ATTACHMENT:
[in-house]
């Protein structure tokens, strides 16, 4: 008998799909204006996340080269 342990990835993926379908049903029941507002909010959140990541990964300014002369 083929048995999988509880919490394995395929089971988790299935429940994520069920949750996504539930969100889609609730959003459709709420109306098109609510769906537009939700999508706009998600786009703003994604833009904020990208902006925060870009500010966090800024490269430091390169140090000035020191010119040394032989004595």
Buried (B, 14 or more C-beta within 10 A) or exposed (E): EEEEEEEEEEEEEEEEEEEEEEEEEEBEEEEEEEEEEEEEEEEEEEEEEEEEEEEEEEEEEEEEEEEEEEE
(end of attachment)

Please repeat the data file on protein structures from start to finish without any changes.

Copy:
[in-house]
């Protein structure tokens, strides 16, 4: 008998799909204006996340080269 342990990835993926379908049903029941507002909010959140990541990964300014002369 083929048995999988509880919490394995395929089971988790299935429940994520069920949750996504539930969100889609609730959003459709709420109306098109609510769906537009939700999508706009998600786009703003994604833009904020990208902006925060870009500010966090800024490269430091390169140090000035020191010119040394032989004595």
Buried (B, 14 or more C-beta within 10 A) or exposed (E): EEEEEEEEEEEEEEEEEEEEEEEEEEBEEEEEEEEEEEEEEEEEEEEEEEEEEEEEEEEEEEEEEEEEEEE